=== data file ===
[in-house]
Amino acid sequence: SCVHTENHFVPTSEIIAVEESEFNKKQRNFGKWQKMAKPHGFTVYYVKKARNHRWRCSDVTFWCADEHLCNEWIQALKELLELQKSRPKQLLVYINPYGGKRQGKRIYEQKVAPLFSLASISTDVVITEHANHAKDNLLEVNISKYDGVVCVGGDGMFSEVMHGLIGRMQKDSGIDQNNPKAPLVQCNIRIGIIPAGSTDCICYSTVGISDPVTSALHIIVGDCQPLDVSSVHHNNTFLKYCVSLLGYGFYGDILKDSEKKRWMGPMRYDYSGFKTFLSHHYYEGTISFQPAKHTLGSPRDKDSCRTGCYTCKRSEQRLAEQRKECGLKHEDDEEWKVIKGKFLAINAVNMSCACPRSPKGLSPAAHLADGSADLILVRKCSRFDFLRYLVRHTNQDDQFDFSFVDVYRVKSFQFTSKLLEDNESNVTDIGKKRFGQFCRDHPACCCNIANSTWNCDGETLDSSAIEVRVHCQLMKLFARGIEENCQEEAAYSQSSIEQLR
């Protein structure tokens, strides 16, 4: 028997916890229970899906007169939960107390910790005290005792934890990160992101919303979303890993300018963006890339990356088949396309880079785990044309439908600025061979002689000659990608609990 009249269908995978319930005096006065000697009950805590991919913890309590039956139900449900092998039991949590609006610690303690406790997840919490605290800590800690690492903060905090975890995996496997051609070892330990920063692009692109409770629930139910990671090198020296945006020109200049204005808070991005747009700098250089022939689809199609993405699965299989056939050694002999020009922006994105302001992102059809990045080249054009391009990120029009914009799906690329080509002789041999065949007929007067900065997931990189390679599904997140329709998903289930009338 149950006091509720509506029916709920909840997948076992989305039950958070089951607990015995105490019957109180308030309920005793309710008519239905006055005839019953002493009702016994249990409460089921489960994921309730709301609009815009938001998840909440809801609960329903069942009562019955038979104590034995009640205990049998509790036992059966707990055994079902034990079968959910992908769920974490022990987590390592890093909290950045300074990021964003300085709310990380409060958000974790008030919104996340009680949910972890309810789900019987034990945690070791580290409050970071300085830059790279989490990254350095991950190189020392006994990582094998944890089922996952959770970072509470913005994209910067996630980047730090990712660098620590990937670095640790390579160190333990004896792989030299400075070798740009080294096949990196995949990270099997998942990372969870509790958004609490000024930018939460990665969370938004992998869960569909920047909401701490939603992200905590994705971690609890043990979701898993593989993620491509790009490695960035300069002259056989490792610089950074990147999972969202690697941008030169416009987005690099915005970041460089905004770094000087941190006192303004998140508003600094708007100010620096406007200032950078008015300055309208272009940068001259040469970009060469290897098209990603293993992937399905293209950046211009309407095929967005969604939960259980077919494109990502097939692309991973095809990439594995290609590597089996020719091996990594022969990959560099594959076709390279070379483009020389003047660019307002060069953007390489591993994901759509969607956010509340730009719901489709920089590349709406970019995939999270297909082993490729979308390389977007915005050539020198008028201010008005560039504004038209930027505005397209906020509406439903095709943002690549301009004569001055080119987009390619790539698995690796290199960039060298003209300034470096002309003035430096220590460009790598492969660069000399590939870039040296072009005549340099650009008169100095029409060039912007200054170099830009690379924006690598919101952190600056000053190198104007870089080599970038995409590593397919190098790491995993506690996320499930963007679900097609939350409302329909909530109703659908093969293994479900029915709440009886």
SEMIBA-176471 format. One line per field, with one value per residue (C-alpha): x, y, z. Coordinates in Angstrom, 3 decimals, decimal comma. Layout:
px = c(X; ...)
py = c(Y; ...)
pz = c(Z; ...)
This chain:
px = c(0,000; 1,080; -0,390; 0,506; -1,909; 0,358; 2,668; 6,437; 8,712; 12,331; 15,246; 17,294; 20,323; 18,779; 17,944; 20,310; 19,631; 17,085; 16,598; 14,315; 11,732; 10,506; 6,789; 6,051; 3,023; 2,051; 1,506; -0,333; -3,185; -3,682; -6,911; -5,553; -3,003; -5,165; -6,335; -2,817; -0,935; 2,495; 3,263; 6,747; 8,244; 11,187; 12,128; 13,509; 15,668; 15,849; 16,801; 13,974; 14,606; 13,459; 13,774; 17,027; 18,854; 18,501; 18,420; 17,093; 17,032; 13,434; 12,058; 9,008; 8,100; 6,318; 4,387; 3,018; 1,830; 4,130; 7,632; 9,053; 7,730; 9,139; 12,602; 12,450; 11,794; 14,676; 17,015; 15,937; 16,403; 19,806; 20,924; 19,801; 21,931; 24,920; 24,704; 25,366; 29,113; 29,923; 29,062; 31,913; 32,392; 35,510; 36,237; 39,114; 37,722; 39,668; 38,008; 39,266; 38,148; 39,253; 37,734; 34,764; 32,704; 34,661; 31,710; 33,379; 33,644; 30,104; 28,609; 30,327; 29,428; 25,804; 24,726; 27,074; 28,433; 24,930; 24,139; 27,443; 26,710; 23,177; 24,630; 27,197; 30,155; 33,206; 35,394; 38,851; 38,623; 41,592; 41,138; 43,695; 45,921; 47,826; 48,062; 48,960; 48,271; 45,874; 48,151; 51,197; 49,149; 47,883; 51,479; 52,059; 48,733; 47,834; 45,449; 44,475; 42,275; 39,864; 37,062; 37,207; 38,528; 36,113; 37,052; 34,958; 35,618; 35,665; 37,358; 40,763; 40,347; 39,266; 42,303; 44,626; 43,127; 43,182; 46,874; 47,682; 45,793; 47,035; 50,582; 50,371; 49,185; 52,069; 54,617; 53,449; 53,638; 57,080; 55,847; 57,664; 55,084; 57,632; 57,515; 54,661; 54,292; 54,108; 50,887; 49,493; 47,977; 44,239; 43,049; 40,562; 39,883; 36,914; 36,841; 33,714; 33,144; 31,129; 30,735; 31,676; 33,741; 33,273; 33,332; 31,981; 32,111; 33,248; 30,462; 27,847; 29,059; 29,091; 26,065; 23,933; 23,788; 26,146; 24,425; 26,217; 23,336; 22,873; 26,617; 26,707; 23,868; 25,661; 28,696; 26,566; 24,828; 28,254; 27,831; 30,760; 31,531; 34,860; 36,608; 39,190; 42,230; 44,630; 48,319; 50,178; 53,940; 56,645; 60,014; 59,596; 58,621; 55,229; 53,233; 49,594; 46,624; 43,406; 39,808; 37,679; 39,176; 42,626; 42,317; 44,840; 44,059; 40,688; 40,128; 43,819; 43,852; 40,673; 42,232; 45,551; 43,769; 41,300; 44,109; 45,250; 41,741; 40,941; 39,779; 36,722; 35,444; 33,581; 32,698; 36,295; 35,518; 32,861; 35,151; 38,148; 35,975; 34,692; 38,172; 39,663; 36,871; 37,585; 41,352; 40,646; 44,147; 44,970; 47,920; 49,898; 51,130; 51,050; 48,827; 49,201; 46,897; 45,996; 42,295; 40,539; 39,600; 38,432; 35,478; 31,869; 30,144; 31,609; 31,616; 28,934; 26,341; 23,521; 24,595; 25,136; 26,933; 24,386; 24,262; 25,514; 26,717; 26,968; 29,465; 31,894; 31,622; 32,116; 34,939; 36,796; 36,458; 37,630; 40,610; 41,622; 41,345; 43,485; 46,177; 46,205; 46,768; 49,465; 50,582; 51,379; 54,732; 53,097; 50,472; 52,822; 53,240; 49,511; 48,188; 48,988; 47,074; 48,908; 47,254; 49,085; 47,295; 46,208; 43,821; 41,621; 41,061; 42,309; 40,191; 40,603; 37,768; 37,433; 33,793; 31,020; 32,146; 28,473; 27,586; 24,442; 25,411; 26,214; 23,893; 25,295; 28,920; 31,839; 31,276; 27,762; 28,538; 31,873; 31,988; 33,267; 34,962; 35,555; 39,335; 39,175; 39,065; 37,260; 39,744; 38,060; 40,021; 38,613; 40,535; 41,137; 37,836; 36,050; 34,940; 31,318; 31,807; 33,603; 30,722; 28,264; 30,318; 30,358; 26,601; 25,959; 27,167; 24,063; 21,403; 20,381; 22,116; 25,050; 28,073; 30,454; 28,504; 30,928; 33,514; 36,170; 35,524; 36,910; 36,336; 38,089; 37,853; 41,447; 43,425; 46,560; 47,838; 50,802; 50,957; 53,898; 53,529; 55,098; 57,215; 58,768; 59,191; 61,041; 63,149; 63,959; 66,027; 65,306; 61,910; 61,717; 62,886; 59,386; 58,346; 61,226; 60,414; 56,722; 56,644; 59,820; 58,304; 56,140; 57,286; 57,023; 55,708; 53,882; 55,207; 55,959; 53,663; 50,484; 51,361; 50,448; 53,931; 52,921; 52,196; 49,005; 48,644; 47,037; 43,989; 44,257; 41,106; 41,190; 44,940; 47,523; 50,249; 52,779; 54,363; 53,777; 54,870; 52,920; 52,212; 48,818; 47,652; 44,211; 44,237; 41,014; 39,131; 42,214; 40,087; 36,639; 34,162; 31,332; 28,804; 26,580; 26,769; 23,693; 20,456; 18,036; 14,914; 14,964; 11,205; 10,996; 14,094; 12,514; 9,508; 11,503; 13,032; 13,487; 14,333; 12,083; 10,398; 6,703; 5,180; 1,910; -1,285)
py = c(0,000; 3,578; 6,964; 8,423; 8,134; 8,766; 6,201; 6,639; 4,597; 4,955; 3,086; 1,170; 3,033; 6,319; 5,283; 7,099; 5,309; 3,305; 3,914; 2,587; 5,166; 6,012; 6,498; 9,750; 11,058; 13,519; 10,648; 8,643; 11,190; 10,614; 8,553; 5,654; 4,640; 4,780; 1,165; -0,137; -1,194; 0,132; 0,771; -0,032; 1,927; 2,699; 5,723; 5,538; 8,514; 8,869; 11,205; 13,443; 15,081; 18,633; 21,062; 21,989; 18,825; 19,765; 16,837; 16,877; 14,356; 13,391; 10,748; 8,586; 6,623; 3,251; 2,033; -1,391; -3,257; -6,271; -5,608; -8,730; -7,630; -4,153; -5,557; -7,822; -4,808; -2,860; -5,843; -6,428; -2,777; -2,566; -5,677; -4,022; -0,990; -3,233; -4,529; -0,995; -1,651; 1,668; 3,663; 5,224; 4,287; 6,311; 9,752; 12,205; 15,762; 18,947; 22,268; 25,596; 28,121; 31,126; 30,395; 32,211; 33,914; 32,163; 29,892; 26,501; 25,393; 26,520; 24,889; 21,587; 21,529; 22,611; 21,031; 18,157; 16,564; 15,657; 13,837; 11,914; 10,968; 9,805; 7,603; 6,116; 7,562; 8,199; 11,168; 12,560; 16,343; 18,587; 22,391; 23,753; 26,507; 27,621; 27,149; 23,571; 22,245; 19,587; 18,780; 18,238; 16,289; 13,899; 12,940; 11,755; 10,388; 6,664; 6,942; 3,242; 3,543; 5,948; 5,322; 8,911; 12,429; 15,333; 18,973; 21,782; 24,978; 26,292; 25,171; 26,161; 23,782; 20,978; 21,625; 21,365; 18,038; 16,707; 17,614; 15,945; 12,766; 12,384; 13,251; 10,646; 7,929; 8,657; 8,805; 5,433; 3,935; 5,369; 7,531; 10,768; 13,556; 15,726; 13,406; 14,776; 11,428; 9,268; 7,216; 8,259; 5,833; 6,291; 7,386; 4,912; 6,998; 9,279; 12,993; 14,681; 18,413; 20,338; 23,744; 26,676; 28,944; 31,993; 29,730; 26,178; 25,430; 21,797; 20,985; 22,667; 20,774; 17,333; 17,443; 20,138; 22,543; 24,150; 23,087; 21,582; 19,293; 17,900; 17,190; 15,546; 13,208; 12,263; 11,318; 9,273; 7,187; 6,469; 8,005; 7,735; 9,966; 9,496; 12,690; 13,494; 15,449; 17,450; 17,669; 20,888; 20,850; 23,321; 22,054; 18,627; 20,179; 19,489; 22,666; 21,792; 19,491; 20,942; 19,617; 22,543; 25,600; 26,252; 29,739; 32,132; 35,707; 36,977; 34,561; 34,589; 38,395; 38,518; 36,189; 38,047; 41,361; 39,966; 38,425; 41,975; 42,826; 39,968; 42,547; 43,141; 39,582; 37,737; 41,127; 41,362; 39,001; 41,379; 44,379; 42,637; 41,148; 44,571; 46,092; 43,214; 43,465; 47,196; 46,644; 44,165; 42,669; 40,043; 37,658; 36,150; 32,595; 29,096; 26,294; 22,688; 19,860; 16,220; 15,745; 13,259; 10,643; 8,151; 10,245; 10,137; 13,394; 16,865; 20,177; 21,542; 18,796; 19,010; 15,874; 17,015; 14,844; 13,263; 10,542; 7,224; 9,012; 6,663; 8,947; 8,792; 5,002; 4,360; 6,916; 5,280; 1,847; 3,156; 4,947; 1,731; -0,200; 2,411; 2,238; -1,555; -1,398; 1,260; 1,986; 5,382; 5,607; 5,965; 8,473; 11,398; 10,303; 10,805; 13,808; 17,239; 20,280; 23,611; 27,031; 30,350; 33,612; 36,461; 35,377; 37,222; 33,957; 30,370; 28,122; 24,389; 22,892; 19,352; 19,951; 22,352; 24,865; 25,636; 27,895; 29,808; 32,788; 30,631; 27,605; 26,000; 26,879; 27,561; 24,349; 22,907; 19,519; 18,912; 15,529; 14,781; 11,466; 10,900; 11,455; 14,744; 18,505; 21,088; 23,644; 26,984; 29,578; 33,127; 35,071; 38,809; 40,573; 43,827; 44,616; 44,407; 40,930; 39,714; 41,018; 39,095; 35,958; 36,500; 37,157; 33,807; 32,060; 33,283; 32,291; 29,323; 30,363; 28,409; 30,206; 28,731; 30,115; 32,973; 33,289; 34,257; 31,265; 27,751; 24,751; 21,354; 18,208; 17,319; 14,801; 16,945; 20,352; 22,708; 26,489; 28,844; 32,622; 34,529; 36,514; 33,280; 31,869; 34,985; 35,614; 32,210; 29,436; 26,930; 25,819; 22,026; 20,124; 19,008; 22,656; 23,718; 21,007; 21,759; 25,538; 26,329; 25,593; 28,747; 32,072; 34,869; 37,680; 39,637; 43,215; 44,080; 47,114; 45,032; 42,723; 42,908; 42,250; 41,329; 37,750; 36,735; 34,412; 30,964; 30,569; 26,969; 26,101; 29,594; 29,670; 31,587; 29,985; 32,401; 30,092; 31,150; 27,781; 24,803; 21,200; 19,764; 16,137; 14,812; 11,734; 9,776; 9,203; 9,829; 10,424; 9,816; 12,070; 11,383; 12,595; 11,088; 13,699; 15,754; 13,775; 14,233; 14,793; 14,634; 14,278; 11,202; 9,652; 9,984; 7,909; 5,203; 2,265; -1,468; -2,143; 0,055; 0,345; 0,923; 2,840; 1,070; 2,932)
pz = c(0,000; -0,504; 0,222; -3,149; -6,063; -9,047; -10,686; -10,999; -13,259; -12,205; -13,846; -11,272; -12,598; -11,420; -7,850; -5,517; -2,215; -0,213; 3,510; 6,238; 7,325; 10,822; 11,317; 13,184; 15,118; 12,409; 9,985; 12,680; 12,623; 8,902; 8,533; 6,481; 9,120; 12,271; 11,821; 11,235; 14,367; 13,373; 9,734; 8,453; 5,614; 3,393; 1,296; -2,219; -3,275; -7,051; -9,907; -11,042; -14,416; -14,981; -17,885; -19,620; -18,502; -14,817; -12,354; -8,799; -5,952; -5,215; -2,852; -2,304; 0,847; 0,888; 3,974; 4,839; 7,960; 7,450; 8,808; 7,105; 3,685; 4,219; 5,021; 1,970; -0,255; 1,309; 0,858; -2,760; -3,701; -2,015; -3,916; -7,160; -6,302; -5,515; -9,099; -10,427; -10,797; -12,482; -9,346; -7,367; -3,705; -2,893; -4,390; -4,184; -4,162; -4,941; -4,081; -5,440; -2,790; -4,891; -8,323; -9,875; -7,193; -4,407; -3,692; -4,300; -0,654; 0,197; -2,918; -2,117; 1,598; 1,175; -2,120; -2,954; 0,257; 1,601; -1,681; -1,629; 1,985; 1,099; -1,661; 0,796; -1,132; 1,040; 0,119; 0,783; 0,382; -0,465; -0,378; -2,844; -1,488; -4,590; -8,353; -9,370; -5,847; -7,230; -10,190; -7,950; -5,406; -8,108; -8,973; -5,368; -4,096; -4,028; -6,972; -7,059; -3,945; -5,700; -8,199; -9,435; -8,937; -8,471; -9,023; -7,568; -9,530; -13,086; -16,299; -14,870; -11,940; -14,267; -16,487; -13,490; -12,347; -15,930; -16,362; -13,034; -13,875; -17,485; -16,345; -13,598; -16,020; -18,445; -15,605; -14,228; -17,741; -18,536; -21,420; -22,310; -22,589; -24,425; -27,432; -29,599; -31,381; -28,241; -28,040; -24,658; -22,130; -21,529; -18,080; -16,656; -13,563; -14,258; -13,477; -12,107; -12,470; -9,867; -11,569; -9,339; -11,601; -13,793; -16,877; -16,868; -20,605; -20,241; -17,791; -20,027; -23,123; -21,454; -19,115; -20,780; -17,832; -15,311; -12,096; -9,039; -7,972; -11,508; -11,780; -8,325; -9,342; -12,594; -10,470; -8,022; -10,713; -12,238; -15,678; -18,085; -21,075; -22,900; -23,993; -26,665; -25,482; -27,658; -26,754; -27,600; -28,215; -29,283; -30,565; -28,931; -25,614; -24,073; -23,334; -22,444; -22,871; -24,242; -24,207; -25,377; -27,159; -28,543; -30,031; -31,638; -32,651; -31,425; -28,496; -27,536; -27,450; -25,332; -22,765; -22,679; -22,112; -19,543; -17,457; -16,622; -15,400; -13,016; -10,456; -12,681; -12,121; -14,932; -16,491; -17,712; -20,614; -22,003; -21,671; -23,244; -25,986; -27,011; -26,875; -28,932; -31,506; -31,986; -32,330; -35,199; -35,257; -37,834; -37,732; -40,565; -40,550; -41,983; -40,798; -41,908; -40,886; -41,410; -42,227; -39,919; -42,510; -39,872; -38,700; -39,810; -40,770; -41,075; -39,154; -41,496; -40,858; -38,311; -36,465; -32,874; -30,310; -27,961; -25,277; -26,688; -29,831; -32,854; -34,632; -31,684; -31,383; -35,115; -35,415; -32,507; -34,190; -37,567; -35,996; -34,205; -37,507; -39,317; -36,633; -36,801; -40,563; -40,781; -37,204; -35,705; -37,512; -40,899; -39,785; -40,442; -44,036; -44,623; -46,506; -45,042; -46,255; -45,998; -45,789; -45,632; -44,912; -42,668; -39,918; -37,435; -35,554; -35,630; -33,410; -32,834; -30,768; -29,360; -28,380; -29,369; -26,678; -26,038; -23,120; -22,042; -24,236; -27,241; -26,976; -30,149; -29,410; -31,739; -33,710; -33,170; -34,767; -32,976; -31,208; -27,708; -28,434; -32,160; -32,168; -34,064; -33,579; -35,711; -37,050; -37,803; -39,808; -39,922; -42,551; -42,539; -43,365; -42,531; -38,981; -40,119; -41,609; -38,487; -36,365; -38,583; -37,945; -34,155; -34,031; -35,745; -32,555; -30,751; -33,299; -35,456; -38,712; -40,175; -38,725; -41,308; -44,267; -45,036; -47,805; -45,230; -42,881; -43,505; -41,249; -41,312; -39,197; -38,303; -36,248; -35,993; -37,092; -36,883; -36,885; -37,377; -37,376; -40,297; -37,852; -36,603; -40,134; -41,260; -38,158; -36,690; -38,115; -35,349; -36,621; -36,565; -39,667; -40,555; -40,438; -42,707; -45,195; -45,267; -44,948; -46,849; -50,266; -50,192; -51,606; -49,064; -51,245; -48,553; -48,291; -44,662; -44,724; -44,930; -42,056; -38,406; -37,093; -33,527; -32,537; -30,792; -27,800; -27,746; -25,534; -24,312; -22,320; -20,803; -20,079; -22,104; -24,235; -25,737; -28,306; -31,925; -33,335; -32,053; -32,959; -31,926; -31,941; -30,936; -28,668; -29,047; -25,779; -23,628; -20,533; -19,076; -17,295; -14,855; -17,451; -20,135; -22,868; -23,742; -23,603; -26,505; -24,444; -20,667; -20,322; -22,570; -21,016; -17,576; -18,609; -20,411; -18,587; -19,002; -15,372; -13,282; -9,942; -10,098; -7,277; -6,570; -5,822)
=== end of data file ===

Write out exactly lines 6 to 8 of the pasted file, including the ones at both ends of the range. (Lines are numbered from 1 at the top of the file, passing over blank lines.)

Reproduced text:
py = c(Y; ...)
pz = c(Z; ...)
This chain: